Paul Kenny, general secretary of the GMB union, said: “The proposed increase in the national minimum wage is below the rate of inflation and will lead to a drop in living standards for the lowest-paid workers in our economy. It is a missed opportunity to put purchasing power into the hands of those who will boost consumption.
“Freezing pay for young workers, many of whom work in the profitable retail sector, is a further kick in the teeth from the Government that increased tuition fees to £9,000.”
John Longworth, director-general of the British Chambers of Commerce (BCC), said: “We are disappointed that the Government has chosen to raise the adult national minimum wage rate by 1.8% – far above our recommendation.
“While the pressures of inflation are hurting many people, especially the lowest paid, this decision adds significantly to the cost of doing business, and feeds wage inflation at higher levels.
“In his Budget on Wednesday, the Chancellor should offset the hike in the national minimum wage by scrapping the huge business rate rise which will affect many businesses from April. This rate rise will stop many from employing more people, whether on minimum wage or above.”
Mr Longworth added: “We are pleased that ministers have heeded our call to freeze the youth and development wage rates. Freezing these rates will ensure employers are not put off from employing young people, and give them more confidence to invest in their training.”
John Walker, national chairman of the Federation of Small Businesses, said: “We support the Low Pay Commission’s underlying thinking that the priority must be to ensure young workers get employment and that the rates for these workers should remain unchanged until the economy picks up.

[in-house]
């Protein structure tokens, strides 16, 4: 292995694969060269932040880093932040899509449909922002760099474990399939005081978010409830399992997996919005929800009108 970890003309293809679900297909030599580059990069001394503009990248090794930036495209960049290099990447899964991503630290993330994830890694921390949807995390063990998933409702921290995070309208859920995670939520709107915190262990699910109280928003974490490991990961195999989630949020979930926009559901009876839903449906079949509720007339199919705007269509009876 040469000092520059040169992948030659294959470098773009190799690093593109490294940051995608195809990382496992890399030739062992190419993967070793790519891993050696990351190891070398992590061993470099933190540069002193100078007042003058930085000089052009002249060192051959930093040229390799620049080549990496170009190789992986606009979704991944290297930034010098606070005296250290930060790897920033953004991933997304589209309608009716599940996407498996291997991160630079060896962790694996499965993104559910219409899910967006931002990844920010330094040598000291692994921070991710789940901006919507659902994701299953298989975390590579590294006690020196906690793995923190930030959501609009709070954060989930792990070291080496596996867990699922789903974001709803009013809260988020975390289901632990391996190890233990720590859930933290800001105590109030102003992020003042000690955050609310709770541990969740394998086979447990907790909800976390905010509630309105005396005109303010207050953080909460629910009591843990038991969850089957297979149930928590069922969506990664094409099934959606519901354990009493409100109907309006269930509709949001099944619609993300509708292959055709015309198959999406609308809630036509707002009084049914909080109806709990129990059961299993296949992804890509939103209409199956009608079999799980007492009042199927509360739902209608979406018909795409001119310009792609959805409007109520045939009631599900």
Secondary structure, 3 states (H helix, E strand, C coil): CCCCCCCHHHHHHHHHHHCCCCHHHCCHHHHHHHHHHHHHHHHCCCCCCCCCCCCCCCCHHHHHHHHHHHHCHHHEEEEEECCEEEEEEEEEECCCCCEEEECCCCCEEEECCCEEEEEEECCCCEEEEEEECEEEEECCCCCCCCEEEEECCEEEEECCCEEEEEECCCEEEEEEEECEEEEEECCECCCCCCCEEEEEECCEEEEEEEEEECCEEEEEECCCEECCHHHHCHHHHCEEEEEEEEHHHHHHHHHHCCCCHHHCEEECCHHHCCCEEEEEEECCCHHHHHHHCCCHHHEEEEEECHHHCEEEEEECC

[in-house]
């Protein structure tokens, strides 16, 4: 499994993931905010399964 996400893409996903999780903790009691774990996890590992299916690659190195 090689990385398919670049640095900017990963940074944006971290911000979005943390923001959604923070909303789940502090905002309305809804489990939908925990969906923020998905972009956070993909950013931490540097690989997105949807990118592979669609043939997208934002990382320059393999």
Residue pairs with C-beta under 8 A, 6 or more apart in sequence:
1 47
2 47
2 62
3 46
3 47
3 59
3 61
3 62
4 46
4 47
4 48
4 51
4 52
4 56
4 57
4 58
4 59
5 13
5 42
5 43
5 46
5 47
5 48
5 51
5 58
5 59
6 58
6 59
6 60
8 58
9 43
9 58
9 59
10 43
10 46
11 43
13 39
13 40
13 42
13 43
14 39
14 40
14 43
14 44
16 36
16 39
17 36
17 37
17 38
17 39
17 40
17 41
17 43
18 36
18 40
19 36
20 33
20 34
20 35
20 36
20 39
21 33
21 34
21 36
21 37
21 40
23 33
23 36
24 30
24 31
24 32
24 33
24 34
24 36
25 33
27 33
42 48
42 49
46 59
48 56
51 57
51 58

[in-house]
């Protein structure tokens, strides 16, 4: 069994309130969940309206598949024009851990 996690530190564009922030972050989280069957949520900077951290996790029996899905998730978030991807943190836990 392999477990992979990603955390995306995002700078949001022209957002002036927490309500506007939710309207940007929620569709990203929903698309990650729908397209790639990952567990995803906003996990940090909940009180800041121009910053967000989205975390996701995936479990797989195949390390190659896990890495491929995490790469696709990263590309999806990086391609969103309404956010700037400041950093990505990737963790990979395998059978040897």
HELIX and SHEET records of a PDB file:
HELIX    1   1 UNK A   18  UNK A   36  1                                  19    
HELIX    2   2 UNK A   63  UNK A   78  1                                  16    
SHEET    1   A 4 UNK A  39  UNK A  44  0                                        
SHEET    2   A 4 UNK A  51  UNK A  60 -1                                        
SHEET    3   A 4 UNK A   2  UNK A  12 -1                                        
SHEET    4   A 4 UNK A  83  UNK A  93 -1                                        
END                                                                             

“However, we would have supported a larger increase in the apprentices rate, both in recognition of the value apprenticeships can have for firms and to encourage more young workers to enter into these schemes.”
TUC general secretary Brendan Barber said: “The LPC should have been bolder in its recommendations. Even in the current economic climate there was room for an increase in the minimum wage that at the very least kept pace with inflation and earnings.
“It is wrong to deny young people an increase this year, as there is no evidence that the minimum wage has had an adverse impact on jobs. The reason why firms have not been hiring enough new workers is because they lack confidence in this Government’s ability to set the UK on course for a sound economic recovery. There is now a real danger that young people will view minimum wage work as exploitative.
“Many of the businesses that are calling for the minimum wage to be frozen are also complaining about the lack of consumer spending. Boosting demand is vital – but this will not be achieved by squeezing the low-paid even further.
“Low-paid workers, like hairdressers, shop workers and care assistants, tend to spend 100% of any salary increase in their local economy, so a well-judged rise in the minimum wage would have a beneficial effect across the UK.”